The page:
Baroness Amos: CDC was tranformed in 1999 into a public limited company which as yet remains wholly government-owned.

Financial Services Authority

Lord Acton asked Her Majesty's Government:

    Whether they expect to announce a change in the chairmanship of the FSA. [HL3296]

Lord McIntosh of Haringey: The Government are pleased to say that Sir Howard Davies has today agreed to an extension to his appointment as chairman and director of the FSA until 31 January 2004. At a time when the FSA has only just taken on its full regulatory powers and is establishing itself as a fully independent single regulator, it is invaluable to have Sir Howard remaining in post, with his breadth of experience.

Children Act Guidelines

Lord Grabiner asked Her Majesty's Government:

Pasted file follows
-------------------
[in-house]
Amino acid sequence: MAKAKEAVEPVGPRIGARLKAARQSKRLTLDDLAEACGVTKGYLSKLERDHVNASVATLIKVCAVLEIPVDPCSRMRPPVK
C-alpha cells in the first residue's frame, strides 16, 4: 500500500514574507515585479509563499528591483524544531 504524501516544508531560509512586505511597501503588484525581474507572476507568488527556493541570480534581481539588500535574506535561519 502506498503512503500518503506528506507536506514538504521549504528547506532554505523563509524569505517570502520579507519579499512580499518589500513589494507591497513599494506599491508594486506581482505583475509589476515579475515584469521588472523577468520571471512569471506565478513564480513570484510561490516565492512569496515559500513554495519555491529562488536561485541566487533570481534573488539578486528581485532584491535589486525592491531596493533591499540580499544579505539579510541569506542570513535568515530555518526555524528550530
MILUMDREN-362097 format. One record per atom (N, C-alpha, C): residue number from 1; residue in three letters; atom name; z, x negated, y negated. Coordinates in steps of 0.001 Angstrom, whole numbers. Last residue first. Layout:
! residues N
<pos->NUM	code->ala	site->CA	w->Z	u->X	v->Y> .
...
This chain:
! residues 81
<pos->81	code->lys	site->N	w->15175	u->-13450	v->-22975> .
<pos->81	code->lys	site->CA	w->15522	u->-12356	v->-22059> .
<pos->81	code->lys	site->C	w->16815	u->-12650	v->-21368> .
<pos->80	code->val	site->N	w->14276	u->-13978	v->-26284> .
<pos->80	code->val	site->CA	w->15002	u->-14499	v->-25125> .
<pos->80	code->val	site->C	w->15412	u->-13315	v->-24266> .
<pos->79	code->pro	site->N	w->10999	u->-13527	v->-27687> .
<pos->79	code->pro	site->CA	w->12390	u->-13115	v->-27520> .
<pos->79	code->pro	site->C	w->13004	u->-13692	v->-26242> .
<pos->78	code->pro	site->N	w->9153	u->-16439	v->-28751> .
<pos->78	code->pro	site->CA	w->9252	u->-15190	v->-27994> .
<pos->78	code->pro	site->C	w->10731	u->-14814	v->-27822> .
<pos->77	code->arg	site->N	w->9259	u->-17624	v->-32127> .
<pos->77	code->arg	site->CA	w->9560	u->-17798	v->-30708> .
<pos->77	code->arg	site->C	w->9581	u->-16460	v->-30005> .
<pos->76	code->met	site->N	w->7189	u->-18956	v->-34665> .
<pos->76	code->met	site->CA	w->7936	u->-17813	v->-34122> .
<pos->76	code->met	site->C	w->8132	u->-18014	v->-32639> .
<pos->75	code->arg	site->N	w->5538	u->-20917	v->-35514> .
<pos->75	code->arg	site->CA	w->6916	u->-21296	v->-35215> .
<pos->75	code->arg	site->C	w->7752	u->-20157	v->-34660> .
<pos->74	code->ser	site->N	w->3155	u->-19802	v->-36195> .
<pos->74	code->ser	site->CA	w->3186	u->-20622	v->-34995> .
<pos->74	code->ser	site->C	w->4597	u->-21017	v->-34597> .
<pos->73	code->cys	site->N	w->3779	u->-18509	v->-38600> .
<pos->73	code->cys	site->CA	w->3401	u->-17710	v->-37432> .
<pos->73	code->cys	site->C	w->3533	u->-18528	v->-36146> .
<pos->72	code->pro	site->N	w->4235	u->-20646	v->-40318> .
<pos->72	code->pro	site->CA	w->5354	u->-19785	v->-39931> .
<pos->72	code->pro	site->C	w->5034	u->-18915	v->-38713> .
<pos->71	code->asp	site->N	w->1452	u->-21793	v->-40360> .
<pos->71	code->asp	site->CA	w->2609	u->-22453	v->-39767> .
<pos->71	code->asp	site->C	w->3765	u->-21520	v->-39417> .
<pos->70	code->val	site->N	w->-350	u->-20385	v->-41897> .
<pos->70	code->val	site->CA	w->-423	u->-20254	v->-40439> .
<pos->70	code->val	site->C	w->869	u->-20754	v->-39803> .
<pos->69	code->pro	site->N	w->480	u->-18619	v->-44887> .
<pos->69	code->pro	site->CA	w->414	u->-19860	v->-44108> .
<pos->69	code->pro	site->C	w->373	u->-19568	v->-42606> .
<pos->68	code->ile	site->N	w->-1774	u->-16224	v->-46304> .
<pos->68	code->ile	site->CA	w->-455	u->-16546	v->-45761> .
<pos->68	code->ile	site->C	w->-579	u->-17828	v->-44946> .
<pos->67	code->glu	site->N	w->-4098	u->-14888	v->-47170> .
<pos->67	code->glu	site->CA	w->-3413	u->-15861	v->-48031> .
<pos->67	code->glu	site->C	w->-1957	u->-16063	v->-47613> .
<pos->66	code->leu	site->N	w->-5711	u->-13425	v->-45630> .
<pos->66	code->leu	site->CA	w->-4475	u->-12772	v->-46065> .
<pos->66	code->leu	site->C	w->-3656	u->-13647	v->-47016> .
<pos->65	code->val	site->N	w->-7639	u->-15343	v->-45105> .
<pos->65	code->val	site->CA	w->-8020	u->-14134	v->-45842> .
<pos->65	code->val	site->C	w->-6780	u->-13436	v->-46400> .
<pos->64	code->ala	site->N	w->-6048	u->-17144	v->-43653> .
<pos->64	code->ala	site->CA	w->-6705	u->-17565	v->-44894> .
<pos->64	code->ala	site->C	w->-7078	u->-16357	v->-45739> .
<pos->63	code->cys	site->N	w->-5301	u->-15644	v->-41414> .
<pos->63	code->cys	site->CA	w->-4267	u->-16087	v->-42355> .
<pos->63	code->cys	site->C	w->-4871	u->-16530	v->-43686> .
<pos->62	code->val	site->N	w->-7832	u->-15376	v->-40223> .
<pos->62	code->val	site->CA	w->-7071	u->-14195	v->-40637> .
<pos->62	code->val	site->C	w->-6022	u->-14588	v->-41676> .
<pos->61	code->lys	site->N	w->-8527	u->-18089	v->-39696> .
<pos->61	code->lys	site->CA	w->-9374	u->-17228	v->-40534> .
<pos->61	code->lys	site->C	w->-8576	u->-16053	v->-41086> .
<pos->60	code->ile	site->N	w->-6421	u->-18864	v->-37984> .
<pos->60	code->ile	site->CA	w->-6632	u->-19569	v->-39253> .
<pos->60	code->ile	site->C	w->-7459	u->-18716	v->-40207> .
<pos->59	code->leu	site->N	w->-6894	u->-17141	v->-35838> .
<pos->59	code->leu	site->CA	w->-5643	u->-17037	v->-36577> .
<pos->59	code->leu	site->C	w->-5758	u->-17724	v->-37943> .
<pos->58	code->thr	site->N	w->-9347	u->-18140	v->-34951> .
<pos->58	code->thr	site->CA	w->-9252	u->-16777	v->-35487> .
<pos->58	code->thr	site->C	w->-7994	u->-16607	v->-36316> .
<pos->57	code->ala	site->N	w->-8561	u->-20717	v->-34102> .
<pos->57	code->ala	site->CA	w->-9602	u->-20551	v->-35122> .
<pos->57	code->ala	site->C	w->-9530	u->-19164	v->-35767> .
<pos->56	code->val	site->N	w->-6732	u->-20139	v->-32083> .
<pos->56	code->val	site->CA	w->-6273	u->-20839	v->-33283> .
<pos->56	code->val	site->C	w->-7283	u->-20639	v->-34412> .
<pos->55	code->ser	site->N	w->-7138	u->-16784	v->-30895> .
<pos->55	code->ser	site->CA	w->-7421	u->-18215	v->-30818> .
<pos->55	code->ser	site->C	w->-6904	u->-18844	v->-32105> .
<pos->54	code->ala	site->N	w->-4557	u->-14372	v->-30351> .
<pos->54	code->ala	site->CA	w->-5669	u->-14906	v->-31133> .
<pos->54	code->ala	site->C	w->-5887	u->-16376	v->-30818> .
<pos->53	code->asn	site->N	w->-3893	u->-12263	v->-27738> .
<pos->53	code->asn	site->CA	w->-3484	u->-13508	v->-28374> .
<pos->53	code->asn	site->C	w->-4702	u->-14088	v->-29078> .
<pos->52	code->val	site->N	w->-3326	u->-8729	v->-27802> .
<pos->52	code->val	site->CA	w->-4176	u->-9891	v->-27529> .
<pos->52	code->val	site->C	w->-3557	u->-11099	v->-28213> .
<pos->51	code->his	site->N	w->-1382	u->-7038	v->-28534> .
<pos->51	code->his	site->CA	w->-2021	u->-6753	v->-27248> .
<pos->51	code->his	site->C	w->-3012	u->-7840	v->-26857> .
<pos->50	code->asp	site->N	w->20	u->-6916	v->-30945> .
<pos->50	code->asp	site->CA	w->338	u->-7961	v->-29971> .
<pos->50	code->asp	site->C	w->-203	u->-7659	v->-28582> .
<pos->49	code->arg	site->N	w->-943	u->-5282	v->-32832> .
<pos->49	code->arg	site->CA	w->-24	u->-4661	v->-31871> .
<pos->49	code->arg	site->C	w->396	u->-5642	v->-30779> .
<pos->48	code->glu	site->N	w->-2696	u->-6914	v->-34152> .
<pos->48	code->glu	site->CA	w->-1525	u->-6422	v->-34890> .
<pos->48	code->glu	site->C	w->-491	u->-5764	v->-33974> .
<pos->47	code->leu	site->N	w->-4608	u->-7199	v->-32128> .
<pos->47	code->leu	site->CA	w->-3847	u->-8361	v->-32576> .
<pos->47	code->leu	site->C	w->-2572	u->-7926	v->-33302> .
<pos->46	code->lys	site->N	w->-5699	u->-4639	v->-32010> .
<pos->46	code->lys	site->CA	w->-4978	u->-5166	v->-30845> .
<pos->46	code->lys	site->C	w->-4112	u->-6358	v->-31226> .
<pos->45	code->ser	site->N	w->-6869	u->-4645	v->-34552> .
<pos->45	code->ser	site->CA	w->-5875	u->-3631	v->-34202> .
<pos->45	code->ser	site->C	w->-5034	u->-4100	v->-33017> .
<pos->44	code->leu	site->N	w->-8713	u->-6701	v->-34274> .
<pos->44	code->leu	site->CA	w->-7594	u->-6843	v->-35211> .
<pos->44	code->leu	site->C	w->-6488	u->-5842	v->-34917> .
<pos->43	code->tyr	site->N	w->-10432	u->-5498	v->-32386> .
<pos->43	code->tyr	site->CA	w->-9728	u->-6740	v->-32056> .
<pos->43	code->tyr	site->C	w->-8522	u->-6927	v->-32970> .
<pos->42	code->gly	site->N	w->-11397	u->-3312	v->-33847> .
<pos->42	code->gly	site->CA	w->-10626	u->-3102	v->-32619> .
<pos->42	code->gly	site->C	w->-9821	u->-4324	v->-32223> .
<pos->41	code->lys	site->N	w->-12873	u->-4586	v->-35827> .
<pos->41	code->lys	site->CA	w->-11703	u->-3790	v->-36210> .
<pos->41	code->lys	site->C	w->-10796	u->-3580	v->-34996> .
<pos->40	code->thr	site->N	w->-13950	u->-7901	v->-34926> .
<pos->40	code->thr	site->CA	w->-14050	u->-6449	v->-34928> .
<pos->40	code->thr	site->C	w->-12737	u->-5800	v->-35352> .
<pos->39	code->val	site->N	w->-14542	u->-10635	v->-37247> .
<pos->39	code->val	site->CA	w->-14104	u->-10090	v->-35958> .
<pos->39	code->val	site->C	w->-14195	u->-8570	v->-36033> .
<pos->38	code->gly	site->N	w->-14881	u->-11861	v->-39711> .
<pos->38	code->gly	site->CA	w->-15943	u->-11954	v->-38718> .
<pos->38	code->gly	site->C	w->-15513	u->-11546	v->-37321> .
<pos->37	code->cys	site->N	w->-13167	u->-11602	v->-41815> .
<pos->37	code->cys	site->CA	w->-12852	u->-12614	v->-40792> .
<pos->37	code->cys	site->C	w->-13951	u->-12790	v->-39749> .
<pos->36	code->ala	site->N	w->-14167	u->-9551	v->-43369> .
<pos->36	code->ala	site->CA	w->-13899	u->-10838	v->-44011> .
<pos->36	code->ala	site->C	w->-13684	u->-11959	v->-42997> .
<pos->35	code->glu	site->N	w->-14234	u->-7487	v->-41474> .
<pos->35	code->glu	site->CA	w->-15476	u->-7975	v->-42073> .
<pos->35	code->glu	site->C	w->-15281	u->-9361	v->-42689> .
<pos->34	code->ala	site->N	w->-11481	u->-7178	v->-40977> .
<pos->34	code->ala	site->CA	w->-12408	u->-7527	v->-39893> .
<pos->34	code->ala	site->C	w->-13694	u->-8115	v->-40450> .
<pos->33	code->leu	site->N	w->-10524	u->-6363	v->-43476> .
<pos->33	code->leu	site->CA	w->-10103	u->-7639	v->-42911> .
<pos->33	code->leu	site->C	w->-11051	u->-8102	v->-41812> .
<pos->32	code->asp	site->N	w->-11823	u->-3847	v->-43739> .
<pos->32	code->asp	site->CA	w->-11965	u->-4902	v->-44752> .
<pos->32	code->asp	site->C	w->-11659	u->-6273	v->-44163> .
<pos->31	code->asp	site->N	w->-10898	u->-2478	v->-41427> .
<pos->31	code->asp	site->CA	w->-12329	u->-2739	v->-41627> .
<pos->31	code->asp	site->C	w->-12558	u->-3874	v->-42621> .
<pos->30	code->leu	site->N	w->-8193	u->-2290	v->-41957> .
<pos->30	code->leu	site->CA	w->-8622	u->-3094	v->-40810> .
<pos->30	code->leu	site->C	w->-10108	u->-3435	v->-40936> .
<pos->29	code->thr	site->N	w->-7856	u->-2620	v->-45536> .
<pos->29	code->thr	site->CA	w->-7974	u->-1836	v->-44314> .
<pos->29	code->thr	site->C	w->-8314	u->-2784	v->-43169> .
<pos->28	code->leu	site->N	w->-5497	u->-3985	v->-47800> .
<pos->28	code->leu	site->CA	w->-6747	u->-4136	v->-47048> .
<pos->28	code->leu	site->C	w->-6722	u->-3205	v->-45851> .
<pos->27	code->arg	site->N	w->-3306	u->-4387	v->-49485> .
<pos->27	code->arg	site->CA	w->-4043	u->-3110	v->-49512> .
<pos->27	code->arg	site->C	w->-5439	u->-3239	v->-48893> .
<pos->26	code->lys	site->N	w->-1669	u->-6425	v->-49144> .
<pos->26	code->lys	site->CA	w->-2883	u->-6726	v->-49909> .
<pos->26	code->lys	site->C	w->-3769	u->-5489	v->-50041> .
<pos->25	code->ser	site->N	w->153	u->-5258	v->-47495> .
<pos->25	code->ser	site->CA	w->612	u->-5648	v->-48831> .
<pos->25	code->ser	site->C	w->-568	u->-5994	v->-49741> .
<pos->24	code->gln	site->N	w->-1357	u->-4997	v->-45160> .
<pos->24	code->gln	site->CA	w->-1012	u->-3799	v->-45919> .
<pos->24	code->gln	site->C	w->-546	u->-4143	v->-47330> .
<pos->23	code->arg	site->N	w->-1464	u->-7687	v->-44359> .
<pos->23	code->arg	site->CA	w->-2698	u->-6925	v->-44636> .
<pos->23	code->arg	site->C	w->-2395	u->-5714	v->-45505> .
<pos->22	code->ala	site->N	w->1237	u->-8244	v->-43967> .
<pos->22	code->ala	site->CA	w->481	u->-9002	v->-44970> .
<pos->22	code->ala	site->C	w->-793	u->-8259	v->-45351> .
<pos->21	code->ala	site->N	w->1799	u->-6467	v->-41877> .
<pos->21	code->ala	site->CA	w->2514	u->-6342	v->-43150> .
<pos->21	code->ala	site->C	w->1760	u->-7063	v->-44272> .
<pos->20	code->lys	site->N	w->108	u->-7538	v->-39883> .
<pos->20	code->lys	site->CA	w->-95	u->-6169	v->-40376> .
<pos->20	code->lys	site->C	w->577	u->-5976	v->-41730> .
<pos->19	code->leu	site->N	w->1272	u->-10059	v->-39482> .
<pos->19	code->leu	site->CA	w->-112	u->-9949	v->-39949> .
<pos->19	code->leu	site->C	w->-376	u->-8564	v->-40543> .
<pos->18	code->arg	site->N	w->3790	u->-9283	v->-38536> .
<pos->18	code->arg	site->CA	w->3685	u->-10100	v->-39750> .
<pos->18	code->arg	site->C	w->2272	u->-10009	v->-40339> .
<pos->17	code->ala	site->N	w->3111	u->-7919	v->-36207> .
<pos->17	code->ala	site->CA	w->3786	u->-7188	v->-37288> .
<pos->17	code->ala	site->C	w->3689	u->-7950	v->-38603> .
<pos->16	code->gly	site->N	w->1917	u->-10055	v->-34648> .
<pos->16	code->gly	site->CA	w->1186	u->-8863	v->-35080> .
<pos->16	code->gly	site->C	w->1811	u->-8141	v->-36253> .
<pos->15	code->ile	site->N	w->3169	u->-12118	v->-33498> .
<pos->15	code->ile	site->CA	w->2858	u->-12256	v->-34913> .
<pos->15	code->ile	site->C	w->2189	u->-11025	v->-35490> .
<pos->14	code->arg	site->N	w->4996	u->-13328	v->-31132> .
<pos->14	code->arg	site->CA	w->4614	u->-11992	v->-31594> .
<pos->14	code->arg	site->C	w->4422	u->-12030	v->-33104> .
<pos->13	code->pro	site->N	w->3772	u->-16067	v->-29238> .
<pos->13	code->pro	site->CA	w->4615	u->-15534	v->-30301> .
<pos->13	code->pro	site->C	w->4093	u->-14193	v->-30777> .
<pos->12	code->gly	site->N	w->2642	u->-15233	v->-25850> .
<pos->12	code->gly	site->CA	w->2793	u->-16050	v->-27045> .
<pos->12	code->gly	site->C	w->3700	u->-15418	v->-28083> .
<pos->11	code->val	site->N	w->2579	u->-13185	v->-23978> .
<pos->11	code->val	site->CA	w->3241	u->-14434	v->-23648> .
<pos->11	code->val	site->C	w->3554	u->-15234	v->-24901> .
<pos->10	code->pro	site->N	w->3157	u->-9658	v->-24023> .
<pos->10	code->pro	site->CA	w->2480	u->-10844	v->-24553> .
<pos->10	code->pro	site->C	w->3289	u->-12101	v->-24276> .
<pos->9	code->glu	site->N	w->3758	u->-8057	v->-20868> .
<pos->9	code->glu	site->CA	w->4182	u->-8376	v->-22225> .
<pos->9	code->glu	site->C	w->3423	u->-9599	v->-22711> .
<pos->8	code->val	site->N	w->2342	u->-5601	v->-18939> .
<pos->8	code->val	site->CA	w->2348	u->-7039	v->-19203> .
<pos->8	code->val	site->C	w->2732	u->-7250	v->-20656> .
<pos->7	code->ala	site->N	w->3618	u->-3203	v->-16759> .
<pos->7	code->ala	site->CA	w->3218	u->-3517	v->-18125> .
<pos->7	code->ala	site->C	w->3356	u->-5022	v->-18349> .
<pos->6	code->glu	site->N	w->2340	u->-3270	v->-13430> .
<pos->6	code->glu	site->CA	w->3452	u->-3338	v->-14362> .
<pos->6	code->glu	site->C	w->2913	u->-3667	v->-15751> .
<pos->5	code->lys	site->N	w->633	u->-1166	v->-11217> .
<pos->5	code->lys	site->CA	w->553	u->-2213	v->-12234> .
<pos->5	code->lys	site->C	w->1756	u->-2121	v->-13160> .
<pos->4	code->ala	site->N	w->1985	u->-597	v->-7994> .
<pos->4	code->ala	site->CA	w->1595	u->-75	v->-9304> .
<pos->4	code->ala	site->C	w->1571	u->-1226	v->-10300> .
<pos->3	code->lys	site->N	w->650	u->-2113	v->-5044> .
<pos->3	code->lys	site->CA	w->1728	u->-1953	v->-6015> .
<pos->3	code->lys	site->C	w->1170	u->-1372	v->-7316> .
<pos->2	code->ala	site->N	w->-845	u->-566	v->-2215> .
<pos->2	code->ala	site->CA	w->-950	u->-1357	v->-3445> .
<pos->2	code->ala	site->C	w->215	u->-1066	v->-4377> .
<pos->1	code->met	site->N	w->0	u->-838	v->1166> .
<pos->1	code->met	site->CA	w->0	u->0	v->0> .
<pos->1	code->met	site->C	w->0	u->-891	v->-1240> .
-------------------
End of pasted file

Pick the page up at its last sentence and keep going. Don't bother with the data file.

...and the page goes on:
What has been the impact of the Children Act sub-committee Guidelines for Good Practice on parental contact in cases where there has been domestic violence.[HL3281]

The Parliamentary Secretary, Lord Chancellor's Department (Baroness Scotland of Asthal): The Lord Chancellor's Department promulgated the guidelines during spring 2001. A survey was carried out in the late

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autumn 2001 on the use and effectiveness of the guidelines. This has shown that they have been broadly well received and have resulted in a generally heightened focus on domestic violence issues. However, there are indications that awareness of the guidelines is patchy and that more contact centres are needed. The department is taking steps to address these issues. Copies of the analysis of the survey, Bill:including the action to be taken, have been placed in the Libraries of both Houses.